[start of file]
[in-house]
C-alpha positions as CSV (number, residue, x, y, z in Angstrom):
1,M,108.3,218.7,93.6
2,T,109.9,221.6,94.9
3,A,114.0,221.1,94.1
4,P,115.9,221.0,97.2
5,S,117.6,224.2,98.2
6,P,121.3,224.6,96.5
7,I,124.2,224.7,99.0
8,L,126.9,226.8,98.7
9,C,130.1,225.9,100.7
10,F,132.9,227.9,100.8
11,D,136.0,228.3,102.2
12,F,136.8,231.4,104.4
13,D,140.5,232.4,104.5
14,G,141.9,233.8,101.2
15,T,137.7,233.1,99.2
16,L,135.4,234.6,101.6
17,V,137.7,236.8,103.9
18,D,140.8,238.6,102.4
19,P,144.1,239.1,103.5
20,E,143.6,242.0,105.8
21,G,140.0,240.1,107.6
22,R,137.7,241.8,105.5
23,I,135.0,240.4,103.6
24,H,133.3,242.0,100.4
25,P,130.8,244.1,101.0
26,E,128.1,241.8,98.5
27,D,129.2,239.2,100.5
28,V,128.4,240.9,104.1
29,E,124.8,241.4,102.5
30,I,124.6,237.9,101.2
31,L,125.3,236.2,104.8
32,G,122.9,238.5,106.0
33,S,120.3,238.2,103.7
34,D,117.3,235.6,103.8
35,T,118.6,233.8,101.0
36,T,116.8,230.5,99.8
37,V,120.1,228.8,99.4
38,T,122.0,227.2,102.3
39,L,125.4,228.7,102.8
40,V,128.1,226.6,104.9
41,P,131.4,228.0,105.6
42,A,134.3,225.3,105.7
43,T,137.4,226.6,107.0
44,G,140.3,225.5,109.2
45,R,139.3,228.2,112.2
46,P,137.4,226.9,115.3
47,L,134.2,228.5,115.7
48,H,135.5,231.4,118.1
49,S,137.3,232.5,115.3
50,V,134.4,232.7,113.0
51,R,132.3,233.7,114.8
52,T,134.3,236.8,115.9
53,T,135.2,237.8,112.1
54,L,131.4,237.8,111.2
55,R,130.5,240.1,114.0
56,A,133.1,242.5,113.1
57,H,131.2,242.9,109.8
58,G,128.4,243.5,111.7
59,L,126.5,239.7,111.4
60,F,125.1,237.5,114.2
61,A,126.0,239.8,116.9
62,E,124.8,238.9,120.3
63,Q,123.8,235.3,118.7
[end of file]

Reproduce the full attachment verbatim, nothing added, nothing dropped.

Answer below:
[in-house]
C-alpha positions as CSV (number, residue, x, y, z in Angstrom):
1,M,108.3,218.7,93.6
2,T,109.9,221.6,94.9
3,A,114.0,221.1,94.1
4,P,115.9,221.0,97.2
5,S,117.6,224.2,98.2
6,P,121.3,224.6,96.5
7,I,124.2,224.7,99.0
8,L,126.9,226.8,98.7
9,C,130.1,225.9,100.7
10,F,132.9,227.9,100.8
11,D,136.0,228.3,102.2
12,F,136.8,231.4,104.4
13,D,140.5,232.4,104.5
14,G,141.9,233.8,101.2
15,T,137.7,233.1,99.2
16,L,135.4,234.6,101.6
17,V,137.7,236.8,103.9
18,D,140.8,238.6,102.4
19,P,144.1,239.1,103.5
20,E,143.6,242.0,105.8
21,G,140.0,240.1,107.6
22,R,137.7,241.8,105.5
23,I,135.0,240.4,103.6
24,H,133.3,242.0,100.4
25,P,130.8,244.1,101.0
26,E,128.1,241.8,98.5
27,D,129.2,239.2,100.5
28,V,128.4,240.9,104.1
29,E,124.8,241.4,102.5
30,I,124.6,237.9,101.2
31,L,125.3,236.2,104.8
32,G,122.9,238.5,106.0
33,S,120.3,238.2,103.7
34,D,117.3,235.6,103.8
35,T,118.6,233.8,101.0
36,T,116.8,230.5,99.8
37,V,120.1,228.8,99.4
38,T,122.0,227.2,102.3
39,L,125.4,228.7,102.8
40,V,128.1,226.6,104.9
41,P,131.4,228.0,105.6
42,A,134.3,225.3,105.7
43,T,137.4,226.6,107.0
44,G,140.3,225.5,109.2
45,R,139.3,228.2,112.2
46,P,137.4,226.9,115.3
47,L,134.2,228.5,115.7
48,H,135.5,231.4,118.1
49,S,137.3,232.5,115.3
50,V,134.4,232.7,113.0
51,R,132.3,233.7,114.8
52,T,134.3,236.8,115.9
53,T,135.2,237.8,112.1
54,L,131.4,237.8,111.2
55,R,130.5,240.1,114.0
56,A,133.1,242.5,113.1
57,H,131.2,242.9,109.8
58,G,128.4,243.5,111.7
59,L,126.5,239.7,111.4
60,F,125.1,237.5,114.2
61,A,126.0,239.8,116.9
62,E,124.8,238.9,120.3
63,Q,123.8,235.3,118.7